Facing cancer fight, German woman appeals to military community for help in finding a genetic match
KAISERSLAUTERN, Germany — A German woman in need of a stem cell transplant to save her life is appealing to the international community, including Americans living in the Kaiserslautern area, for help in finding a donor.
Astrid, a mother of two young boys from Frankfurt, was diagnosed with acute myeloid leukemia last fall after going to the doctor for a sore throat. Doctors have said her best chance of beating the less than 50-percent odds of surviving the aggressive blood cancer is a stem cell transplant, said her family friend, Sara.
Astrid, 41, is facing an uphill battle in finding a genetic match, given her mixed African and Caucasian ethnicity, Sara said, speaking on Astrid’s behalf. Both women requested only their first names be used to protect their families’ privacy.
Their plea comes in an area where Defense Department personnel can easily register on base to become bone marrow donors; however, officials say minorities are underrepresented in the department’s globally accessible registry.
Less than three percent of all registered donors worldwide are of an ethnic mix, Sara said. Even fewer have African and Caucasian genes, she said. Astrid needs to find a “genetic twin,” someone who has the same genetic makeup, Sara said. “That hasn’t been found yet,” she said.
Astrid’s father was from Nigeria — belonging to the Igbo, one of the largest of all African ethnic groups.
“What we didn’t know before this happened to Astrid is that ... 70 percent,” of registered stem cell donors are Caucasian, Sara said.
“We just need to reach way, way, way more people, not just for Astrid but for everybody with similar backgrounds,” she said, “because it can become a problem for everybody.”
Astrid has appealed directly to residents of London, which has one of the biggest Nigerian communities outside of West Africa. Her supporters are also reaching out to the U.S. and broader public, Sara said, including to U.S. military personnel stationed in Germany.
The U.S. military cannot advise or endorse participation in the campaign to help Astrid, officials at Ramstein said. But DOD personnel, Coast Guardsmen and immediate family members in the Kaiserslautern area can easily register to become a stem cell or bone marrow donor — for anyone in need, since Ramstein Air Base is one of about 65 walk-in registration sites for the C.W. Bill Young Department of Defense Marrow Donor Program, also called Salute to Life.
Individuals between the ages of 18 and 60 in general good health may register through the program. On Ramstein, the 86th Medical Group oversees registration at the base medical clinic and has about 50 collection kits on hand, officials there said.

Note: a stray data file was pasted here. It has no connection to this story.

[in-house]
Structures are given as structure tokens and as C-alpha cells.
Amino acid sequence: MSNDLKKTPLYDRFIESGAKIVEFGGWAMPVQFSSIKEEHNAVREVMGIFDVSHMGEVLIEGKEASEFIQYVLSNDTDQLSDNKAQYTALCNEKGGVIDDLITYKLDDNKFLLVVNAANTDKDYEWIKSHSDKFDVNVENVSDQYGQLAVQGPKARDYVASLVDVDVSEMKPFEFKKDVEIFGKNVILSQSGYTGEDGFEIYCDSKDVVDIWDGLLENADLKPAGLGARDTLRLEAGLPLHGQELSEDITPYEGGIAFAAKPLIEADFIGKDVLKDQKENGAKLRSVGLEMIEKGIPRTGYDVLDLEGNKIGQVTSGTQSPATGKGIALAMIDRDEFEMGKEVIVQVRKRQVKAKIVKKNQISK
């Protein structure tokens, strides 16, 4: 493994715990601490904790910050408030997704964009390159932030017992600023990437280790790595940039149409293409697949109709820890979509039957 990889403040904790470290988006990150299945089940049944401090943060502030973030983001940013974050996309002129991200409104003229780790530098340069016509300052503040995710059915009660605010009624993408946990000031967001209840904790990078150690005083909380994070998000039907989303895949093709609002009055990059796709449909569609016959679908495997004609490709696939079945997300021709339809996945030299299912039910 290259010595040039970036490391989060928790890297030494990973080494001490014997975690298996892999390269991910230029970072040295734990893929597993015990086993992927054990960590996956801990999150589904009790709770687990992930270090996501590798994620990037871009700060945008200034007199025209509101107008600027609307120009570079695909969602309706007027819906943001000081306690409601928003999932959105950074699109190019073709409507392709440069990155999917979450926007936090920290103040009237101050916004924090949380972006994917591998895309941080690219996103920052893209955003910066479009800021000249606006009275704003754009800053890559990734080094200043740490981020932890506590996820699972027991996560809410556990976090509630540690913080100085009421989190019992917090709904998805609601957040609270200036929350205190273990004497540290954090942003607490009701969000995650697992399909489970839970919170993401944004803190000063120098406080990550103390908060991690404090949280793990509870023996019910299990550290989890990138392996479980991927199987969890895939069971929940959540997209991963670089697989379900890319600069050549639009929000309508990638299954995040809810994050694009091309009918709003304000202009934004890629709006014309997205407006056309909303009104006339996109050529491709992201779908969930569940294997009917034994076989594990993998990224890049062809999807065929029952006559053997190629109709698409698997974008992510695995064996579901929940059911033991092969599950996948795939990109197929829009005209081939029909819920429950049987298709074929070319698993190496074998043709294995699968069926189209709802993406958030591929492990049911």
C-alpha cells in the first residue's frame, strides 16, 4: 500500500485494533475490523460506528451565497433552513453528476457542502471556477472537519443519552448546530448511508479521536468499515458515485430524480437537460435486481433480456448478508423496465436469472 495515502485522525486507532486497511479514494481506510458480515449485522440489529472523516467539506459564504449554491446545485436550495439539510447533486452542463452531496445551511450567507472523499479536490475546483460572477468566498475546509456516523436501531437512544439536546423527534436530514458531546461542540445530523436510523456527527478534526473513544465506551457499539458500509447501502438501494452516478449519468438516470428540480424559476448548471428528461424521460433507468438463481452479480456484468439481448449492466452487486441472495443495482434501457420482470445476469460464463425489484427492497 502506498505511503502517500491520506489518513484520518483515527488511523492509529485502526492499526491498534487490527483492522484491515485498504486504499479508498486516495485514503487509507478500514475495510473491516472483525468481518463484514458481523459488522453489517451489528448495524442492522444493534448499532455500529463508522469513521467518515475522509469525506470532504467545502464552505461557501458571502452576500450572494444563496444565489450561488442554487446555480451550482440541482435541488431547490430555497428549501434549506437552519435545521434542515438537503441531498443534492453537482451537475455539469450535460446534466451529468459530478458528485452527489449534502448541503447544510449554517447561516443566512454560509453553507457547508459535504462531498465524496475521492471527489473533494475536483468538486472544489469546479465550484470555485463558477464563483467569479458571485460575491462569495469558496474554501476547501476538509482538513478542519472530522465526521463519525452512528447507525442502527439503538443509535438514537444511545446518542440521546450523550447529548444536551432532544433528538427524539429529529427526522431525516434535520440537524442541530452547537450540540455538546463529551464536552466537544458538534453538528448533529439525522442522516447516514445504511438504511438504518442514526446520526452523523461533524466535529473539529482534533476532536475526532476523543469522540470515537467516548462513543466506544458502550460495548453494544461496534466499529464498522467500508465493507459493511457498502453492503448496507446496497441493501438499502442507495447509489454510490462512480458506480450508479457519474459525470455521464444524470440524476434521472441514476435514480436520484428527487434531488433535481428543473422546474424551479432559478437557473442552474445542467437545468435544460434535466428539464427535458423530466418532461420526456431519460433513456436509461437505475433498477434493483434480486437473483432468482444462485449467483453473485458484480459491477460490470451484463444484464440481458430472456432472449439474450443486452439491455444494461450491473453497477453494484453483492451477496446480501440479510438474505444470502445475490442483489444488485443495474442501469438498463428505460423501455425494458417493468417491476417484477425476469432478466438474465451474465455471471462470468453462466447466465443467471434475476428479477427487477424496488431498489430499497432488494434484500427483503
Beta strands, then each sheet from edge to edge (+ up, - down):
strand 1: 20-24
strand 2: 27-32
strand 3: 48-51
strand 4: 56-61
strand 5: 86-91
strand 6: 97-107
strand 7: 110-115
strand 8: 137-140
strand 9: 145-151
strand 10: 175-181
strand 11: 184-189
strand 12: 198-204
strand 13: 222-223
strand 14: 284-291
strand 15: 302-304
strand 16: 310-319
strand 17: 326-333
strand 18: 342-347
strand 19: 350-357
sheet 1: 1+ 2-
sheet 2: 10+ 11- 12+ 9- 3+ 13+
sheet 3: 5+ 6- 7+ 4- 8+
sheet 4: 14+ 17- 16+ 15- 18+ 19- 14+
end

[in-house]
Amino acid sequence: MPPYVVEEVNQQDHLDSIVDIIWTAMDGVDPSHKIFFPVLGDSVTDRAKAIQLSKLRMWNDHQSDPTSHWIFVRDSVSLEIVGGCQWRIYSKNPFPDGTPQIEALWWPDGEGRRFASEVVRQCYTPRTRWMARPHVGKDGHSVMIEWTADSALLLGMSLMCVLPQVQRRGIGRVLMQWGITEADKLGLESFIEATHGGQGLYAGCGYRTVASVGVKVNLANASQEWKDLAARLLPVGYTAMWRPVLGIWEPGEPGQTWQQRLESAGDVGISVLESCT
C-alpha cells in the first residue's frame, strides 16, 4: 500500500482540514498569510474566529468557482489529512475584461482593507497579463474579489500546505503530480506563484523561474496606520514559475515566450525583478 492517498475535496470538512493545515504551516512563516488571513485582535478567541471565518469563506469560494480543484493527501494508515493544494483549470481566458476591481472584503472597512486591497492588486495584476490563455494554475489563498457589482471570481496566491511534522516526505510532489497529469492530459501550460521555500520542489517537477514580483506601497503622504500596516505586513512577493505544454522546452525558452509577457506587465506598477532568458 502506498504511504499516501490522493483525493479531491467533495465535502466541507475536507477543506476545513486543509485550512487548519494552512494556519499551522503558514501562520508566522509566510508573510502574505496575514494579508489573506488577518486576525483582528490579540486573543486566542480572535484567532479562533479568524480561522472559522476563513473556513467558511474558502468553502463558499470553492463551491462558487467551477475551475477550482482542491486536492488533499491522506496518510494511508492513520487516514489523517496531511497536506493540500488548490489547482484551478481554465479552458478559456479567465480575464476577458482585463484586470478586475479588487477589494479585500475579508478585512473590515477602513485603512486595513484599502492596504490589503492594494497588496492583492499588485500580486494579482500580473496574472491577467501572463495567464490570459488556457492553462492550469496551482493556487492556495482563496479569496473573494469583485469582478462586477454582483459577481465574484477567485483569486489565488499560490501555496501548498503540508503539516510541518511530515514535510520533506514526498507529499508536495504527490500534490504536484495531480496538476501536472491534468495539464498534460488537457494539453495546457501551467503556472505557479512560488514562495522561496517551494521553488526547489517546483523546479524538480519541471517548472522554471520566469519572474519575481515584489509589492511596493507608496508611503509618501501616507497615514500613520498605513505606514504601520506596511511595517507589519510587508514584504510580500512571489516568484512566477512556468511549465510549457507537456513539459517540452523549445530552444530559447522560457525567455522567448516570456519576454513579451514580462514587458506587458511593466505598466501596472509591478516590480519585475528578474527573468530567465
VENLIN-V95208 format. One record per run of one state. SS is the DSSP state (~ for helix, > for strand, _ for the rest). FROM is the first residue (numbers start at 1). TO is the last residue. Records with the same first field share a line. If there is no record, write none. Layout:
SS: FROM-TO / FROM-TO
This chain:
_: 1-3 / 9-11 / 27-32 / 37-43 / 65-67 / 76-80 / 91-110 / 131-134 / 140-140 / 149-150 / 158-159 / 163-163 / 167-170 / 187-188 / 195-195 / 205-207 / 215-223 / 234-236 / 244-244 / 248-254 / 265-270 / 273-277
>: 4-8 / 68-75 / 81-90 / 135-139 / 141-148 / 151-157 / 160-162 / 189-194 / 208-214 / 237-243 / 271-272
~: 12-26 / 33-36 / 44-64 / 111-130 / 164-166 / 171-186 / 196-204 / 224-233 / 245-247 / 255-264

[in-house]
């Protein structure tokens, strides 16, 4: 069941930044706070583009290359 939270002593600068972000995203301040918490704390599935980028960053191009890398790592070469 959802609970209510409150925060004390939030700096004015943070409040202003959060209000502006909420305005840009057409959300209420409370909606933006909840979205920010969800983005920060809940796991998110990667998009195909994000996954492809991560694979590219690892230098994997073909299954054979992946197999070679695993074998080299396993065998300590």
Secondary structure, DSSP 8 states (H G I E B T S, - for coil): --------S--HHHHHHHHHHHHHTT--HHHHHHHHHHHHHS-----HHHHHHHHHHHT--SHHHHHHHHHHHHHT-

Registration can be completed in about seven minutes and doesn’t cost anything, said Eddy Medina, the senior recruiter for the DOD marrow donor program. It involves filling out a form and having each cheek swabbed twice.
Once a kit arrives at the program’s lab in Maryland, DNA is extracted from the swabs and analyzed for six different genes to determine the human leukocyte antigen typing — the markers found on most cells in the body. That information will be added to the registry, Medina said.
The DOD program partners with the National Marrow Donor Program, which is open to both civilian and military patients in need of a transplant. The national registry works with more than 50 other nations, increasing the pool of potential donors to more than 33 million.
“If you become a match, they’ll ask you if you want to go through the process of donating,” Medina said. “They’ll tell you the age of the person, the gender and the disease.”
If a person agrees to donate and passes a blood test and physical, he or she would be flown to the greater D.C. area for the procedure, which usually takes less than a week. Military personnel would work through their commander to get permissive leave, while the DOD donor program — which receives funds from Congress — would cover the travel costs, Medina said.
More than 1 million DOD personnel are registered in the program’s database, Medina said. Minorities, however, are not represented “as well as they should be,” in the registry, he added.
Individuals may also request a testing kit by mail (www.salutetolife.org) or attend a registration drive. The next one overseas is at Camp Zama, Japan, from March 25 to 29. Those not affiliated with DOD may register at: www.bethematch.org.
In Germany, people may register through DKMS, a charity that works with national stem cell registries to defeat blood cancer.
The best way to help Astrid, Sara said, is to get registered as a donor.
For Astrid, finding a match is a life or death prospect, Sara said.
She’s undergone chemotherapy but “getting a stem cell donation is her only chance of surviving this,” Sara said. “They can try to buy her some time with the medicine, but ultimately she will need a match or she will most likely die.
“She’s also hoping that her case really raises awareness for this global problem,” Sara said.
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